Why does the bat coexist with the most pathogenic viruses on the planet?

The innate immune systems 

When a foreign microorganism enters, it initiates a so-called “inflammatory” response. Cellular phenomena lead to phagocytosis and thus to the destruction of the micro-organism.

The problem is that this reaction, which releases chemical mediators such as interferons, can be exaggerated and have harmful consequences on the body by causing pathological phenomena such as autoimmune diseases for example, when it is not well controlled, thus contributing to the damage caused by infectious disease and also contributing to the ageing of the body.

In bats, it has been shown that this inflammatory reaction consists of 3 permanently active interferons. This barrier is always on alert and is not triggered on an ad hoc basis when viruses are introduced. The response is therefore very attenuated and does not have any secondary pathological effects as it is the case in humans.

When a virus is introduced into bats, a pre-existing antiviral defence route is precisely regulated, just enough to inhibit the virus without any harmful effects. There is a balance between bats and the pathogens they carry, but beware, the virus is kept alive in the animal, which then becomes a dangerous infectious reservoir, especially since the co-evolution of viruses and bats has most certainly modified the pathogenic power of viruses by making them more unsuitable for humans and therefore more redoubtable.

Human applications

Now that we know more about the immune phenomena in bats, we can perhaps use them as a basis for developing a combination of drugs in humans that would aim to reduce the inflammatory response and also prevent the virus from multiplying, rather than trying to kill the virus too quickly with the morbid consequences we know.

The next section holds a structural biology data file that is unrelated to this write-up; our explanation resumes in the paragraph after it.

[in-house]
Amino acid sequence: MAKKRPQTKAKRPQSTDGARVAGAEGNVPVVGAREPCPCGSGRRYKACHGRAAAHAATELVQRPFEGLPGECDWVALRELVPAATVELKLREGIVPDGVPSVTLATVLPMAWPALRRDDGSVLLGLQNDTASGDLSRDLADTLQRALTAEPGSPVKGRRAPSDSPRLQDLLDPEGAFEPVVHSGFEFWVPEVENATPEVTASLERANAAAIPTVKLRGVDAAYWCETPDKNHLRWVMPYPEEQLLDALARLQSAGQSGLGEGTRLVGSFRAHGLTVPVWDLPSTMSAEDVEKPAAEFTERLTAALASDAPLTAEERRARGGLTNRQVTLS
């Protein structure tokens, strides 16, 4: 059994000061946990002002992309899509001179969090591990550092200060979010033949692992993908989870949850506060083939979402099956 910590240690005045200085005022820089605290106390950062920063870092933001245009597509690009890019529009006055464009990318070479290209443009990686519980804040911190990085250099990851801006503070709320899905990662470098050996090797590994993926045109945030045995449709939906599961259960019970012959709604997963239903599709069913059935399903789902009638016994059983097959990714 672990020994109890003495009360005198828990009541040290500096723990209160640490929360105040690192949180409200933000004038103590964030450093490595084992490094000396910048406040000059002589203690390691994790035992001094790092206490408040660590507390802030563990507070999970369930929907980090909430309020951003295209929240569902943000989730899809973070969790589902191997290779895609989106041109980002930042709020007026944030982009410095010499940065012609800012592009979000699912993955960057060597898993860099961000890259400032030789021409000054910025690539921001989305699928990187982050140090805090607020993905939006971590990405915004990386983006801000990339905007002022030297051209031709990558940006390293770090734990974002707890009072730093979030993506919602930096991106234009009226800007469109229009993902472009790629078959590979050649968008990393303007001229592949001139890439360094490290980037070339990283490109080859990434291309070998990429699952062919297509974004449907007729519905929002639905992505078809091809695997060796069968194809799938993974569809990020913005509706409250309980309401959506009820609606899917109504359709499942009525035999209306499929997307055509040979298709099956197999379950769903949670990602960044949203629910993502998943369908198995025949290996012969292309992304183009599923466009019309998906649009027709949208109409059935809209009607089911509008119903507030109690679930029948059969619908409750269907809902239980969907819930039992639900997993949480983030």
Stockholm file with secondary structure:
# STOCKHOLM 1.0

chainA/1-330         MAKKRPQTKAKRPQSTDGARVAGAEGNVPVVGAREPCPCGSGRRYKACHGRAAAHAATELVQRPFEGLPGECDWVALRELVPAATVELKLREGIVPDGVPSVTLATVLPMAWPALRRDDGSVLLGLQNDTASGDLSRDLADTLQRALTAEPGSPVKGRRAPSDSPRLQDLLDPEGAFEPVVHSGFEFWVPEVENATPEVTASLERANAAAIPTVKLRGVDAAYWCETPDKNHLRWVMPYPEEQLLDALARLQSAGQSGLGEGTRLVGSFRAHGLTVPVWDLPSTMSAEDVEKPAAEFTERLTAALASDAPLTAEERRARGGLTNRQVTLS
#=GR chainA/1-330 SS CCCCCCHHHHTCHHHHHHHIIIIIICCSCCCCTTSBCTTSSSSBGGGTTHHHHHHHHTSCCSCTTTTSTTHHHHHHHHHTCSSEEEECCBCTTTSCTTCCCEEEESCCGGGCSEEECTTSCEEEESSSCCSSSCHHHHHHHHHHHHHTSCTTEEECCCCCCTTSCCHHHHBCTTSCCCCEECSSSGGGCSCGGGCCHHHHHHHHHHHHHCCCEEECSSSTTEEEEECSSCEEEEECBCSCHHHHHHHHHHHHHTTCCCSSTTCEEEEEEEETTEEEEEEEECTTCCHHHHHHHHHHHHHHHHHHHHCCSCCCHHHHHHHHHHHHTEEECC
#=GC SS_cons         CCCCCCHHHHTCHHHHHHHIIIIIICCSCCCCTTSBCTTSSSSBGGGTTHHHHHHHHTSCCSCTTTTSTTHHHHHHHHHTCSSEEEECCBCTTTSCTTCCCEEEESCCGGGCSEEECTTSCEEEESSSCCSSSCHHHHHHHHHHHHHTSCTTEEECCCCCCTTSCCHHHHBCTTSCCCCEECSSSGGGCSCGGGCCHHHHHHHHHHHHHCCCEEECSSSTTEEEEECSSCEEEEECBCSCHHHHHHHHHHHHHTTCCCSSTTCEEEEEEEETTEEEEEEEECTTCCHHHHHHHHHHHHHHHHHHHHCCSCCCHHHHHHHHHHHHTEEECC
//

Marburg virus a biological weapon

Natural outbreaks of Marburg virus infection are infrequent, but the mortality rate of the virus is around 90%. The Soviets isolated an even more dangerous strain (variant U) isolated from the organs of Nilolai Ustinov (scientific leader) who died accidentally after involuntarily inoculating himself with a strain of Marburg virus previously intended for a guinea pig!

In the event of an attack with this virus, the bat super-immunity model applied to humans could perhaps prevent the spread of infection.

But, we are not there yet! Will the bat be able to redeem itself with the American army after their very bad experience in 1943?


Foley et al., Growing old, yet staying young: The role of telomeres in bats’ exceptional longevity, Sci. Adv. 2018; 4: eaao0926

Jiazheng Xie et al. Dampened STING-Dependent Interferon Activation in Bats, Cell Host & Microbe 23, 297–301, March 14, 2018.

Franz KM et al. STING-dependent translation inhibition restricts RNA virus replication, Proc Natl Acad Sci U S A. 2018 Feb 27;115(9):E2058-E2067.

Photo by Scott Murdoch from Burst